First jobs are typically on the lower end of the pay scale, but they often do provide an opportunity to develop crucial skills that are valuable in future jobs and job satisfaction, according to results from a survey conducted for McDonald’s and the American Association of Community Colleges (AACC).
The survey suggests that employers should teach their employees critical soft skills that – especially when paired with education – help drive the feeling of financial stability and job satisfaction later in life.
The survey queried nearly 2,000 employees across all walks of life and multiple industries, from food service and retail, to manufacturing, education and healthcare. Overall, survey respondents gave their first job good marks: 77% said they were satisfied with their experience. They also said there are several soft skills learned in a good first job, with three categories rising to the top:
- Responsibility – from being on time, to completing all duties associated with a job, and being accountable for results
- Teamwork – including collaboration, problem solving, critical thinking, and effective and clear communication
- Responsiveness – actively listening to colleagues or customers, staying focused, and acting quickly and thoroughly to deliver meaningful results
The survey found that people who learned at least one skill per category at their first job are 19% more likely to have a full-time job currently, 24% more likely to have health insurance, and 50% more likely to report a feeling of job satisfaction.
McDonald’s, which provides many individuals with their first jobs as well as opportunities for higher positions and job advancement, said that 88% of survey respondents whose first job was at the fast-food restaurant said they learned how to work as part of a team, compared to 74% of Americans overall. And 57% said they were taught how to provide customer service very well, compared to less than half of Americans overall.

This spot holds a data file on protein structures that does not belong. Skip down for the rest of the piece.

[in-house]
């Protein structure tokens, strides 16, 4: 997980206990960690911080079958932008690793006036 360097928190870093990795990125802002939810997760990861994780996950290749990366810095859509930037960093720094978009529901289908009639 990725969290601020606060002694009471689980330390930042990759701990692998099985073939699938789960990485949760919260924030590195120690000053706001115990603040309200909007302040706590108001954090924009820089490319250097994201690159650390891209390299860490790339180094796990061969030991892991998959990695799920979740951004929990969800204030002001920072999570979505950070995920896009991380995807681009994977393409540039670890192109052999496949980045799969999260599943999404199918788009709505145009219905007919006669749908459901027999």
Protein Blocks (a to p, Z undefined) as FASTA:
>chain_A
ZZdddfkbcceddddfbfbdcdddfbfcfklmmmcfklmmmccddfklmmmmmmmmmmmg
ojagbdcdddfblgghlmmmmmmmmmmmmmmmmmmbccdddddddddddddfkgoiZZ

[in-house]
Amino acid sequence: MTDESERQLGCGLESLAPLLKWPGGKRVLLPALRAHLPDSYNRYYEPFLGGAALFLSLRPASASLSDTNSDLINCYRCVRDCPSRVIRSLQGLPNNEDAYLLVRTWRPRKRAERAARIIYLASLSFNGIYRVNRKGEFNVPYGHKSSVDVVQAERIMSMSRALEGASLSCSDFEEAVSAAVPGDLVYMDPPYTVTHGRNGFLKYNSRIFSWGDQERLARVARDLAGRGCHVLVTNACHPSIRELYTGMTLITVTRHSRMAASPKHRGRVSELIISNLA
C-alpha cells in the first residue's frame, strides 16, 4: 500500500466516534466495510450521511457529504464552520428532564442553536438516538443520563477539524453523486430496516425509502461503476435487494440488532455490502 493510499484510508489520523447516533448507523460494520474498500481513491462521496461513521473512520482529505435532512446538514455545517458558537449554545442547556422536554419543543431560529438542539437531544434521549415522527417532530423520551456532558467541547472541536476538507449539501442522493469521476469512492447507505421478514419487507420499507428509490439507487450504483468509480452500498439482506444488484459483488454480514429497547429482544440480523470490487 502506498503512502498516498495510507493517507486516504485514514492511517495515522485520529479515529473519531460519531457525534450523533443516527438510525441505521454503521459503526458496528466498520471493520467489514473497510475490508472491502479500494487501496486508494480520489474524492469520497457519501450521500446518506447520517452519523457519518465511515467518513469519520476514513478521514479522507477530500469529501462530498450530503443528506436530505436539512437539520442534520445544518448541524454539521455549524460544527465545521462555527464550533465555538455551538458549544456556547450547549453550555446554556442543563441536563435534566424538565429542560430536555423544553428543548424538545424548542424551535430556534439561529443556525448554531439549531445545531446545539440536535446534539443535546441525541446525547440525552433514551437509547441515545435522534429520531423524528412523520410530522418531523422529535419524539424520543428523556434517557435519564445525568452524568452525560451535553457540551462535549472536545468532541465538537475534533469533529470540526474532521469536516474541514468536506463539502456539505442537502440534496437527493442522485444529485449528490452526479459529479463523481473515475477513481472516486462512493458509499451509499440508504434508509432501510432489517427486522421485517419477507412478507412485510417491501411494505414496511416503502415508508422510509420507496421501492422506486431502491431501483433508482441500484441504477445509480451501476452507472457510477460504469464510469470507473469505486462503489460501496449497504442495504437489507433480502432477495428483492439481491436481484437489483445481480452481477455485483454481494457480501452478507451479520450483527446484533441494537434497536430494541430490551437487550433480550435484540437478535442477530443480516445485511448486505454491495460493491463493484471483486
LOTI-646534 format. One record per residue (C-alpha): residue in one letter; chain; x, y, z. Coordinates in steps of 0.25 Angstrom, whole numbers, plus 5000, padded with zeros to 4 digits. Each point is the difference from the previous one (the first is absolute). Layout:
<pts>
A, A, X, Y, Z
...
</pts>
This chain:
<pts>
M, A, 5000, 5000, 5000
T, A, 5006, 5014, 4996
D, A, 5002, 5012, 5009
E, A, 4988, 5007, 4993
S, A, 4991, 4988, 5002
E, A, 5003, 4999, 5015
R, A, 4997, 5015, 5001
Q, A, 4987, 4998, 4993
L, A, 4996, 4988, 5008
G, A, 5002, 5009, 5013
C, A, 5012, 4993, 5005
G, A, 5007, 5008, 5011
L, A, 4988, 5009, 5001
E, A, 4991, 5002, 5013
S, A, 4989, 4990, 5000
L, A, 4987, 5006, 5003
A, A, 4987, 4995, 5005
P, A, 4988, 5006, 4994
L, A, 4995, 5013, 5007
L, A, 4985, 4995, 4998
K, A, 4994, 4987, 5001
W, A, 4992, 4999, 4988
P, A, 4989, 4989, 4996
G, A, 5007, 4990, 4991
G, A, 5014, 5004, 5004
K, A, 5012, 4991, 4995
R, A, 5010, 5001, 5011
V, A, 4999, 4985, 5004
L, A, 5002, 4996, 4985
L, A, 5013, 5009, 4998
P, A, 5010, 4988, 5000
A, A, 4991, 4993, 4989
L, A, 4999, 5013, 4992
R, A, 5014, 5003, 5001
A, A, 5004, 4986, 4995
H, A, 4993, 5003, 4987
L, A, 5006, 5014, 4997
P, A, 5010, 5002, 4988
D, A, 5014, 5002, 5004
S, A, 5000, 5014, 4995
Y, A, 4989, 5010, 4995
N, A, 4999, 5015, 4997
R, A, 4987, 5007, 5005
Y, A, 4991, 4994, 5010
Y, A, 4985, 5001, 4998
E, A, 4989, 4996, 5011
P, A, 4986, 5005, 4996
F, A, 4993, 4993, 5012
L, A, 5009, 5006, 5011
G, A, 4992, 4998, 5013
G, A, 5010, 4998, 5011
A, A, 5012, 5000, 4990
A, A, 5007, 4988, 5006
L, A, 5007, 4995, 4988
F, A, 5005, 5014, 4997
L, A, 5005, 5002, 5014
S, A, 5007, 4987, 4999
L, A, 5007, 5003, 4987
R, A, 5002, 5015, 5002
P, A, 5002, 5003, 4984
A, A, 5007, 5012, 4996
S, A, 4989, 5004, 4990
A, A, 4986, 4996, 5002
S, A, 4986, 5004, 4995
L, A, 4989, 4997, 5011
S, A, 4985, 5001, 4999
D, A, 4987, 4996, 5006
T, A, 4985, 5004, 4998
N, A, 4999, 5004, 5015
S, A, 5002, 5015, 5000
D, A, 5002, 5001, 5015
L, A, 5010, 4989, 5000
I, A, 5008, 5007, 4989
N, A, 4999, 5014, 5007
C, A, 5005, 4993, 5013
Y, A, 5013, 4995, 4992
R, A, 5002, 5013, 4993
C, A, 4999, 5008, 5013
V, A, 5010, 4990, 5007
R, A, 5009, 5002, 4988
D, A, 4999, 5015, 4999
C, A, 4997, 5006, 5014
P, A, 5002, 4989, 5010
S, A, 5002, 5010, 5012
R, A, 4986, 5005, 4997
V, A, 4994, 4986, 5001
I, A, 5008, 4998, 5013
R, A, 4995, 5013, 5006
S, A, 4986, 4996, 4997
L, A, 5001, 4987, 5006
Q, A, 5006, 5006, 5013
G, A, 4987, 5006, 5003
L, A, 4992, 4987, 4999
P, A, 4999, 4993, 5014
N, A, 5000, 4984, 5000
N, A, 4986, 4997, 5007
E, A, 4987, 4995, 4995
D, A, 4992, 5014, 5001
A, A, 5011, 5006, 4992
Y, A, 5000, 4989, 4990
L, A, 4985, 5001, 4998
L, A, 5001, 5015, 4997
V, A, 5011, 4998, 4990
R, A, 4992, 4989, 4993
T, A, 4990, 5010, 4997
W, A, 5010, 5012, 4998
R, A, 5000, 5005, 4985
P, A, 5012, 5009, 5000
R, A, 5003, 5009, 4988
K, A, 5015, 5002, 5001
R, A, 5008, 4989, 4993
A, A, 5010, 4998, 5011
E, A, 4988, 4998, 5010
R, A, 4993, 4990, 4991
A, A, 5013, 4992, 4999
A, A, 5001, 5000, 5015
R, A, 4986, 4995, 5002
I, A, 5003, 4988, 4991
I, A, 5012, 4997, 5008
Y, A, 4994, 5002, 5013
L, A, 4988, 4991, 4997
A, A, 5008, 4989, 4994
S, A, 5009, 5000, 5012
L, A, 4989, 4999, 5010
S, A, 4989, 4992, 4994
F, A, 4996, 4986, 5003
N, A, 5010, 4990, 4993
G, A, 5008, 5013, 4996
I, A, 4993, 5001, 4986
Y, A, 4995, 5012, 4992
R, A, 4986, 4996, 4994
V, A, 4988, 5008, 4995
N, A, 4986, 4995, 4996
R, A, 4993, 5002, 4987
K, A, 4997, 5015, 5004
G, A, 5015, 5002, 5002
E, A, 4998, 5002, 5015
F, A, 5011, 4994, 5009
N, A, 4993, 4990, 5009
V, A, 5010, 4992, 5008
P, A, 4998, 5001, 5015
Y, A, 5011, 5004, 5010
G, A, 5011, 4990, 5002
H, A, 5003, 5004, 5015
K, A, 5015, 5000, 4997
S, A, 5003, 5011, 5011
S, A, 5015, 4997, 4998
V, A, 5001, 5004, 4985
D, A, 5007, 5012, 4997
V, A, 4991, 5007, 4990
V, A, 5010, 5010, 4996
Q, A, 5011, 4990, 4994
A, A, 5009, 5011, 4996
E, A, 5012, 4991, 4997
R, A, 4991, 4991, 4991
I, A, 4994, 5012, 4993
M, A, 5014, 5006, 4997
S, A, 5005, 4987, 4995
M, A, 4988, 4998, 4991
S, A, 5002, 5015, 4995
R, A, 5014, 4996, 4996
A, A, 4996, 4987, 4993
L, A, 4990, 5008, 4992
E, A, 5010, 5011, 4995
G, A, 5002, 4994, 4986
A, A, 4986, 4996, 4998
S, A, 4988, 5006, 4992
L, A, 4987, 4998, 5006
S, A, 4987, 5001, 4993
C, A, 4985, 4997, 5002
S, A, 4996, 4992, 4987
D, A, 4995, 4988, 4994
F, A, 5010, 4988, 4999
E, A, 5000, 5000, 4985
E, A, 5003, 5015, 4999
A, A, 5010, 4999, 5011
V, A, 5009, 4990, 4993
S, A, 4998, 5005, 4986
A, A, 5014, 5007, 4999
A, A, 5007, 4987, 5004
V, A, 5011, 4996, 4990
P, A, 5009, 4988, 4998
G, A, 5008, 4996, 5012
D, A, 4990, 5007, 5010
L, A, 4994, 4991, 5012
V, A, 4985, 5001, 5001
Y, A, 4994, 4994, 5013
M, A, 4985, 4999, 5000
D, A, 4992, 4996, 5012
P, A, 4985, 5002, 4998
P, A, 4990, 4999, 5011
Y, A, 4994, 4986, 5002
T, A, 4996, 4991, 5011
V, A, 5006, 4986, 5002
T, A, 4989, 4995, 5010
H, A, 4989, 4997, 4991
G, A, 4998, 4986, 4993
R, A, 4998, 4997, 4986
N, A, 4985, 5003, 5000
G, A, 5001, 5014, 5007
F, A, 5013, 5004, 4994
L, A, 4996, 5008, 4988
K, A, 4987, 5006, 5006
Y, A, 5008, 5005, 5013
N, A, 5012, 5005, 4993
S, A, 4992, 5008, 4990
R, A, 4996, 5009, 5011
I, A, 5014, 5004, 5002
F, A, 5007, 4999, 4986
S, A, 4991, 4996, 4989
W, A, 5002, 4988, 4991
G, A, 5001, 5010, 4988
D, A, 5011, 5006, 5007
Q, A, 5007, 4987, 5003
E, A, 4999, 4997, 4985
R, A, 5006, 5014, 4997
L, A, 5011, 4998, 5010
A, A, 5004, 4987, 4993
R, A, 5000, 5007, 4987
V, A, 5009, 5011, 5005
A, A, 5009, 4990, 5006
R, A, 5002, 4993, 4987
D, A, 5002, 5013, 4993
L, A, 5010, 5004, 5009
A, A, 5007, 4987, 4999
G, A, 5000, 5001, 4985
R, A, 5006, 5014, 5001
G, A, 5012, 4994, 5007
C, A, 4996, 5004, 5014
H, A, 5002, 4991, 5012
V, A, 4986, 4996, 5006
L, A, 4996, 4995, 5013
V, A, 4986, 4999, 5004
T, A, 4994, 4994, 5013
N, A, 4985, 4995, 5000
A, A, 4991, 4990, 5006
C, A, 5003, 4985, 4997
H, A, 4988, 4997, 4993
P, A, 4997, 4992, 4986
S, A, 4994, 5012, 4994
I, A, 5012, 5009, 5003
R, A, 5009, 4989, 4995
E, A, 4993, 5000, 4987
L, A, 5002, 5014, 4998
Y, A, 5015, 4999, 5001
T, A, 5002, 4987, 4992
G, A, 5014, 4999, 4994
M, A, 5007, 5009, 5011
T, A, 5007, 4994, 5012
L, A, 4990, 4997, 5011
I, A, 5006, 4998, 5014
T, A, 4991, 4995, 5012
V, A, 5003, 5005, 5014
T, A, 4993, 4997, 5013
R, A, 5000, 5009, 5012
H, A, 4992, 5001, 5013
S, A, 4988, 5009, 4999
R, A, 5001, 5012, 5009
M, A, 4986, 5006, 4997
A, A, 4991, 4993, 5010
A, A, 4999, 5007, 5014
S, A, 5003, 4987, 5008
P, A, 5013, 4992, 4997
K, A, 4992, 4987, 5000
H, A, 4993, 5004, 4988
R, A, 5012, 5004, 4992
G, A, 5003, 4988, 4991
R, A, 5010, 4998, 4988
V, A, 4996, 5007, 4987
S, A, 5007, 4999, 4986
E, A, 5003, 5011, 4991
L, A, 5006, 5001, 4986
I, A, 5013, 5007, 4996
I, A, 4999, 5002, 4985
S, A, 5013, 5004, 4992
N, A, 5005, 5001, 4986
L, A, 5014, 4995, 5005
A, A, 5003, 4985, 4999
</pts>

The online survey, conducted this spring, includes responses from 1,974 Americans between the ages of 18 and 49, including 439 former and current McDonald’s employees.
Education can accelerate success
People who learned at least one skill per category are more likely to pursue further education, which improves career paths at an even greater rate, according to the survey. With a good first job and an associate degree, survey respondents were two times more likely to be working in a job that creates financial security and more than twice as likely to report a feeling of life satisfaction, it says.
The results of the survey provide information to help McDonald’s build on its employee programs, such as Archways to Opportunity – a program AACC advised on – which empowers restaurant employees to earn a high school diploma, work toward a college degree, take English as a second language courses and more.
“When young people have access to programs like Archways to Opportunity and the education community colleges provide for millions of first-generation college students, there is no limit to what they can achieve,” AACC President and CEO Walter Bumphus said in a release.
Since its launch in 2015, Archways to Opportunity has increased access to education for more than 65,000 people and awarded over $130 million in high school and college tuition assistance.
Some individual McDonald’s restaurants have added their own educational opportunities. For example, in June a McDonald’s franchise company in Louisiana and South Louisiana Community College (SLCC) announced that the restaurant’s employees, using the Archways to Opportunity program, could this fall access an additional $500 per semester from SLCC, for up to four semesters.
“Many times, the cost of tuition and fees can be the sole deciding factor of attending college to better one’s life,” Lana Fontenot, the college’s vice chancellor for institutional advancement and executive director of the SLCC Foundation, said in a release. “This additional assistance from SLCC, combined with the McDonald’s Archways program, can lessen financial burdens for students and allow them to focus on their educational success.”
This article originally appeared in CC Daily.